THE Ukraine crisis has intensified after Russian President Vladimir Putin said he would recognise two breakaway republics.

The decision to recognise Donetsk and Luhansk in eastern Ukraine was an “ill omen” and a flagrant breach of international law, Boris Johnson said.

The Prime Minister was considering whether the actions could trigger the imposition of fresh sanctions on Russia.

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Foreign Secretary Liz Truss said Mr Putin’s actions could not be allowed to go “unpunished”.

At a Downing Street press conference Johnson said: “This is plainly in breach of international law, it’s a flagrant violation of the sovereignty and integrity of Ukraine.

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“It is a repudiation of the Minsk process and the Minsk Agreements.

“I think it’s a very ill omen and a very dark sign.”

It was “yet another indication that things are moving in the wrong direction in Ukraine”. 

The move appears to have dashed hopes for a diplomatic breakthrough which had been raised with the possibility of talks between Putin and US President Joe Biden.

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The Prime Minister had previously said sanctions would be triggered if Russia invaded Ukraine.

But he said: “Plainly what has happened is extremely bad news and we will be urgently talking to our friends and allies around the world, all of whom are jointly signed up with us in this package of sanctions.”

Johnson said it was “becoming clear that we are going to need to start applying as much pressure as we possibly can”.

“It is hard to see how this situation improves,” he said.

But he added: “I think there’s a sort of chance that (Putin) could row back from this, and we’ve got to pray that that’s the case.”

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The Prime Minister said he would speak to Ukraine’s president Volodymyr Zelensky to “offer him the support of the United Kingdom”.

Meanwhile, the Foreign Secretary said the recognition of the Donetsk People’s Republic and the Luhansk People’s Republic as independent states “demonstrates Russia’s decision to choose a path of confrontation over dialogue”.

“We will co-ordinate our response with allies,” said Truss.

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“We will not allow Russia’s violation of its international commitments to go unpunished.”

The Government has already promised a tougher sanctions regime to deal with any Russian transgression, with MPs expected to approve the new framework on Tuesday.

Shadow foreign secretary David Lammy said: “This blatant breach of international law must be met with consequences from the international community.”

The European Union announced it would impose sanctions in response to Russia’s recognition of the two states.

In a joint statement, European Commission president Ursula von der Leyen and European Council president Charles Michel said it was an “illegal act”.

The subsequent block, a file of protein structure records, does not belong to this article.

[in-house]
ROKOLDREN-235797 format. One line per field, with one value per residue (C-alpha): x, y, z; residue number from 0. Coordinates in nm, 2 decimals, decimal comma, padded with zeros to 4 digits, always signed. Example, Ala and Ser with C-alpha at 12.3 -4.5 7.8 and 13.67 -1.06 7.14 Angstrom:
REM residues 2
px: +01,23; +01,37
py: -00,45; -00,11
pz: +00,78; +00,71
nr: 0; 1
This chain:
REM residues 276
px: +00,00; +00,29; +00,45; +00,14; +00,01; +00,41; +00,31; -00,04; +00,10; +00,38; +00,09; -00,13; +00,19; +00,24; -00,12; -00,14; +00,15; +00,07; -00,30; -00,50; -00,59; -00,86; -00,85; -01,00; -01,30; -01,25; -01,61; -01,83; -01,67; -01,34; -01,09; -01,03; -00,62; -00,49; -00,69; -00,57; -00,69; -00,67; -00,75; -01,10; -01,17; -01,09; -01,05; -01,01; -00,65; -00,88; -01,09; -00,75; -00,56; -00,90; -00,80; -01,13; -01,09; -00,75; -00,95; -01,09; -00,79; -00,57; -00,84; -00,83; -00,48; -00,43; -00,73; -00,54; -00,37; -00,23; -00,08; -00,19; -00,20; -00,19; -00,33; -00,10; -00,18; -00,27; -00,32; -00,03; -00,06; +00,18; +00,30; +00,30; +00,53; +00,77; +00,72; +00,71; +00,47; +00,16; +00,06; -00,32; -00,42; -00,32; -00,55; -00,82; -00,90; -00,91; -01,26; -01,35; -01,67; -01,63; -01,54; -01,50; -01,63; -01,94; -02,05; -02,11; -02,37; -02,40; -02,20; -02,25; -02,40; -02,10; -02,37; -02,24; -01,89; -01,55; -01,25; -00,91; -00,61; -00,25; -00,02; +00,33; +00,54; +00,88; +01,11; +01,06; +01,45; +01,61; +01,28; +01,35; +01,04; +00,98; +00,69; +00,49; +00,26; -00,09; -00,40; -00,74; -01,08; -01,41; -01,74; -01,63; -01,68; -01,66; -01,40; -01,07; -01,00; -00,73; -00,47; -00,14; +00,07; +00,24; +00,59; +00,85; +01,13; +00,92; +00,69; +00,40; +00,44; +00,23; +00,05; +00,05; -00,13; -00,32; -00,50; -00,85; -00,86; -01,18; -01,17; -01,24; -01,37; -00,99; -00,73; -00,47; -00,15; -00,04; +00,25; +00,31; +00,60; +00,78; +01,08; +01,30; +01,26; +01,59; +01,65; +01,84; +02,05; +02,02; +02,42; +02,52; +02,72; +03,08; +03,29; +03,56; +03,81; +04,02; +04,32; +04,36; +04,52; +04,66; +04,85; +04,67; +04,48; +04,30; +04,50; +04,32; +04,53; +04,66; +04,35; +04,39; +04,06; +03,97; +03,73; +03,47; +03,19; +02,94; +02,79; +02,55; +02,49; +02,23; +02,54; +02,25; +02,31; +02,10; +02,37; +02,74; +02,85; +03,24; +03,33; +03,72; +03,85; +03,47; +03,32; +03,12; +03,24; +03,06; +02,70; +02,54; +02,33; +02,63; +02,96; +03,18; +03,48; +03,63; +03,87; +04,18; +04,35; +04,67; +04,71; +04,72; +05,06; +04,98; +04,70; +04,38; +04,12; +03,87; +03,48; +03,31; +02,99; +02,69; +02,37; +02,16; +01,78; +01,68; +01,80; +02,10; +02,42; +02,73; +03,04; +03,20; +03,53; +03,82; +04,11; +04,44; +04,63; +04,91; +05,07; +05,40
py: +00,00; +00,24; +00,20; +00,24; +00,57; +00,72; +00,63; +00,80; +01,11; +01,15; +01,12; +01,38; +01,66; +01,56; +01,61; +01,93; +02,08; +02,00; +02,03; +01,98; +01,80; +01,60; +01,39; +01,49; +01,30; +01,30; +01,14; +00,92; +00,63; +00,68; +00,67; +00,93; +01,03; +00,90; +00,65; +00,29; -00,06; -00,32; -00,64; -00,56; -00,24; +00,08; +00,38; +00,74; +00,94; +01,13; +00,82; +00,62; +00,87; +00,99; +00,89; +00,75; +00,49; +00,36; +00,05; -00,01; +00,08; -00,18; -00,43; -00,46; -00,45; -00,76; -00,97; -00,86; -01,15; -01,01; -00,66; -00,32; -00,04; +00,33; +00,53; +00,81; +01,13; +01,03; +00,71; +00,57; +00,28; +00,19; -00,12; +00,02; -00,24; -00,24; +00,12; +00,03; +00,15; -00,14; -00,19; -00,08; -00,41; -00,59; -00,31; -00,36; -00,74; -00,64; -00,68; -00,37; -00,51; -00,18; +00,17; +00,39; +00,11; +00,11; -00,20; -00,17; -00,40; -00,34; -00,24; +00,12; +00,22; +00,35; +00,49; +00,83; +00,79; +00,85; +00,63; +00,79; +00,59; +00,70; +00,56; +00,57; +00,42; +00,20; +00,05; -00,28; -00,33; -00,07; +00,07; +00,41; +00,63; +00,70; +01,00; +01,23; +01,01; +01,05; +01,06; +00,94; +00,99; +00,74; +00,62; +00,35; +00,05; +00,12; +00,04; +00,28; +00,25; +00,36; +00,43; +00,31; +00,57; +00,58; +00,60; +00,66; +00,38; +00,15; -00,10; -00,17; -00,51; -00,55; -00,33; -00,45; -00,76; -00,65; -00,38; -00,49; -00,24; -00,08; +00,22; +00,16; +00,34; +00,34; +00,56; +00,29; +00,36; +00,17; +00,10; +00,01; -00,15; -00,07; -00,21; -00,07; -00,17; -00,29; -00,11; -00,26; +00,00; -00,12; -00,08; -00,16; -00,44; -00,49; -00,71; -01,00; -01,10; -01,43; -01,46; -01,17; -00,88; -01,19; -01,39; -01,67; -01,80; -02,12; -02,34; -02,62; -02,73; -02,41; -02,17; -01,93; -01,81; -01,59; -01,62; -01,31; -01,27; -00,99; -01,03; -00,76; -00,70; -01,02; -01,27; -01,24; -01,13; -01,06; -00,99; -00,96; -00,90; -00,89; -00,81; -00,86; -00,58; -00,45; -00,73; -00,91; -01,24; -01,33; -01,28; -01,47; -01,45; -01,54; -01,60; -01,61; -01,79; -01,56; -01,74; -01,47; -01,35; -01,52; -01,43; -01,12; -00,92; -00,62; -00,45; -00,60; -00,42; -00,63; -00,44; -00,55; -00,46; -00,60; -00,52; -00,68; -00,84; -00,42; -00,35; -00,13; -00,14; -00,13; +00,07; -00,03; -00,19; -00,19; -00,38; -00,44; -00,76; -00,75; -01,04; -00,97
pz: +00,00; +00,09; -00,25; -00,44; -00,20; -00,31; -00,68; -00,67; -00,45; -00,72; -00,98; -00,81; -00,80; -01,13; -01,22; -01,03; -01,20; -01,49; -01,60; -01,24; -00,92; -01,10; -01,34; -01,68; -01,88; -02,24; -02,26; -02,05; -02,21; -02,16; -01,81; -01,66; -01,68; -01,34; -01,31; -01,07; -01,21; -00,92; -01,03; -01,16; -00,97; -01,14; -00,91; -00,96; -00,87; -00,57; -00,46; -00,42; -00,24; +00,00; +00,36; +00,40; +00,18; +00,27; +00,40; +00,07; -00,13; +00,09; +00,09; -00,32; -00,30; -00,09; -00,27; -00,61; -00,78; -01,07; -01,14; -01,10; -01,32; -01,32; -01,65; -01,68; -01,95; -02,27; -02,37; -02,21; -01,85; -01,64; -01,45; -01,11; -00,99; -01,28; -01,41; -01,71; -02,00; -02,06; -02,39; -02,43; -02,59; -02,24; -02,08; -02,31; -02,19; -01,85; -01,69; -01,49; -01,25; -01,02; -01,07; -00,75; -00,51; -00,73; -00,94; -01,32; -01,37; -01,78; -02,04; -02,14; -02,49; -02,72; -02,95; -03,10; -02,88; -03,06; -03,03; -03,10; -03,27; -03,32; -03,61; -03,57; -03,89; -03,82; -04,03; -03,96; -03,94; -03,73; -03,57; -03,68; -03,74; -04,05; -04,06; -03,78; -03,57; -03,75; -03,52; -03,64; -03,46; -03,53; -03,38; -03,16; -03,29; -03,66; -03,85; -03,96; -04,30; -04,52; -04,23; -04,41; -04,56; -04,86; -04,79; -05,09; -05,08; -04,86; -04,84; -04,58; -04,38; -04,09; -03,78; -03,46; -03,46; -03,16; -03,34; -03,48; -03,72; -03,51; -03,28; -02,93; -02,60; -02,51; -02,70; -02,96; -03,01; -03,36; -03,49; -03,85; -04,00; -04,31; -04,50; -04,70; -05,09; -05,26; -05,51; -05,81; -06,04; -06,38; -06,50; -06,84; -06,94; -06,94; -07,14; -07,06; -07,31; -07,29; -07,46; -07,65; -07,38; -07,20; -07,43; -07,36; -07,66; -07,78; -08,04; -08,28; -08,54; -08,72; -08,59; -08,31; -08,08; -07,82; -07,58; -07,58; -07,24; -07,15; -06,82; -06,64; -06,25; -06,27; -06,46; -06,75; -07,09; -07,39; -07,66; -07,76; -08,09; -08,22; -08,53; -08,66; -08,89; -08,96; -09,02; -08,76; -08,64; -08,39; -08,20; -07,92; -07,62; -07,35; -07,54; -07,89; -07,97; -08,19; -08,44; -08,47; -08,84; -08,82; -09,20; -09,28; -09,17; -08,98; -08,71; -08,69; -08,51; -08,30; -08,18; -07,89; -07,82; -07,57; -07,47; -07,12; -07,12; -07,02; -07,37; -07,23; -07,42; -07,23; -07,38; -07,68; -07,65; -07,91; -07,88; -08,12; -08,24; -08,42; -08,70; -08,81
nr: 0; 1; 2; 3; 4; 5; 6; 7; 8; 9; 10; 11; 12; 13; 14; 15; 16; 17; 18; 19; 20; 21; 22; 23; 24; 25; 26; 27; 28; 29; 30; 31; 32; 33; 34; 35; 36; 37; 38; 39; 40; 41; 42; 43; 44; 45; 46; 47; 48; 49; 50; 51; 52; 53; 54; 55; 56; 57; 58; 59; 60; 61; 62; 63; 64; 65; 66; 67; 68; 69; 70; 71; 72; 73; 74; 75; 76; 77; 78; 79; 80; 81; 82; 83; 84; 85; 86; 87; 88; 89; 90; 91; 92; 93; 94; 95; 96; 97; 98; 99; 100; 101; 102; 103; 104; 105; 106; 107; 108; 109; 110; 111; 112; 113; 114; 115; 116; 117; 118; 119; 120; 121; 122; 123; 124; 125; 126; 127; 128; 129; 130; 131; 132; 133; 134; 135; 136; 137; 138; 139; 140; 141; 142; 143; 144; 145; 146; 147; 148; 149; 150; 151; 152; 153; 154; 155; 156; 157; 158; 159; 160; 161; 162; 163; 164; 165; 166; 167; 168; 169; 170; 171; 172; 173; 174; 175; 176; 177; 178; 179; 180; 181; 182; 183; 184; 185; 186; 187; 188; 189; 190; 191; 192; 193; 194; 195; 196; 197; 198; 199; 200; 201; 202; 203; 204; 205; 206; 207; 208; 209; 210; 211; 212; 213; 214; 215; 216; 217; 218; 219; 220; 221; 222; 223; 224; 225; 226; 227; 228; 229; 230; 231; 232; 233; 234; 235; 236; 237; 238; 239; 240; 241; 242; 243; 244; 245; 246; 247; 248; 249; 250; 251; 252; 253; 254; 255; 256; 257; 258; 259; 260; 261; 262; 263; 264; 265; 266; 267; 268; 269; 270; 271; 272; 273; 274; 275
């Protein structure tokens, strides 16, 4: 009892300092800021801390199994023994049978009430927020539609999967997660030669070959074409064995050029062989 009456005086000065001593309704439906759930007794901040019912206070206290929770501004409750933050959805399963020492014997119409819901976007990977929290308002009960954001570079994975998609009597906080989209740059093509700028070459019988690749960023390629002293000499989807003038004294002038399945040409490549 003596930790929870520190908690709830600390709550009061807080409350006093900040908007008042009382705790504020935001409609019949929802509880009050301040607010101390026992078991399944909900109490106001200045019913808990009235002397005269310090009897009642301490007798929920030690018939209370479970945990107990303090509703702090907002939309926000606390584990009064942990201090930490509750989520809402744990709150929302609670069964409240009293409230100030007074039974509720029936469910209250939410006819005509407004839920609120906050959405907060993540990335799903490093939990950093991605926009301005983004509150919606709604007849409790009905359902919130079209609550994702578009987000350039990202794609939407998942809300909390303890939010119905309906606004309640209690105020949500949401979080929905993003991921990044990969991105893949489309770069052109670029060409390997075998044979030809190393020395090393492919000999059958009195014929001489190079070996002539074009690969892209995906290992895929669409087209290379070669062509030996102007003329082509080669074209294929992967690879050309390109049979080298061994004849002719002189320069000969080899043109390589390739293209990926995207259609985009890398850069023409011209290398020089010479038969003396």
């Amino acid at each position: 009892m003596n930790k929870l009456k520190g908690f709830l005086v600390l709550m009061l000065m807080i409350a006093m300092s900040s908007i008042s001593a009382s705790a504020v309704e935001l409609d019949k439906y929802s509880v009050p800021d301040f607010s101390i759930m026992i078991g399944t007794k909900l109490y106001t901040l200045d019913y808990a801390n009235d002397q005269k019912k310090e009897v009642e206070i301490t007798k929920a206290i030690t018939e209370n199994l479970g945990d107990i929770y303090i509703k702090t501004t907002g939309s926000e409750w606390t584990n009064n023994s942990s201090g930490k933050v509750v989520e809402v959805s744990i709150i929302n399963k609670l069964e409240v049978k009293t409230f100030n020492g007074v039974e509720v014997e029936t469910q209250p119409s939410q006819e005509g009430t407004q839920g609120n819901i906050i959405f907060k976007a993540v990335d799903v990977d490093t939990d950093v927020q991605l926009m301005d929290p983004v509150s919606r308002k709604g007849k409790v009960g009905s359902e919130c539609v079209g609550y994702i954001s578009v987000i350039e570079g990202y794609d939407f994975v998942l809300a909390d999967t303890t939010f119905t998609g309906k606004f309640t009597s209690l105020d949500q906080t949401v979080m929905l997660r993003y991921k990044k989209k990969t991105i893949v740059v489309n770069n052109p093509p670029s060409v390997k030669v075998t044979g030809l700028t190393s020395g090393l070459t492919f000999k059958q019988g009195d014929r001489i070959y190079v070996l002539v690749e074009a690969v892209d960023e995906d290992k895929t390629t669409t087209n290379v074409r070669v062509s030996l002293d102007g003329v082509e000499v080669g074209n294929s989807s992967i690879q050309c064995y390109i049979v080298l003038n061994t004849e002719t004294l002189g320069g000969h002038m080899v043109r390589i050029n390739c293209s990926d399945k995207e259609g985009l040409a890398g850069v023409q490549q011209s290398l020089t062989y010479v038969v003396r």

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Nato secretary general Jens Stoltenberg said: “This further undermines Ukraine’s sovereignty and territorial integrity, erodes efforts towards a resolution of the conflict, and violates the Minsk Agreements, to which Russia is a party.”

Earlier Defence Secretary Ben Wallace has said there was still “strong cause for concern” that Mr Putin remained committed to an invasion of Ukraine, despite diplomatic moves to end the crisis.

In a Commons statement, he said Russian forces were continuing to move towards the border zone contrary to repeated assurances given by Moscow.

There were now more than 110 battalion tactical groups massed along the border while the Black Sea fleet included two amphibious groups and nine cruise missile-equipped ships with a further four cruise missile-capable vessels in the Caspian.

At the same time, Wallace said there had been “a proliferation of false flag operations and propaganda stunts and Russian news outlets carrying fictitious allegations”.

Downing Street said intelligence reports suggested the Russian plan “has in effect already begun” and that it was “starting to play out in real time”.

Nevertheless Johnson’s official spokesman said there was still a “window for diplomacy” after it appeared that a tentative agreement had been reached on a crisis summit between Putin and Biden.

Following a series of lengthy calls involving French president Emmanuel Macron, the White House said talks could go ahead provided there had been no invasion.

However Kremlin spokesman Dmitry Peskov said later that while the two leaders could meet if they considered it necessary, no plans for a summit had been agreed.

“It’s premature to talk about specific plans for a summit. The meeting is possible if the leaders consider it feasible,” he said.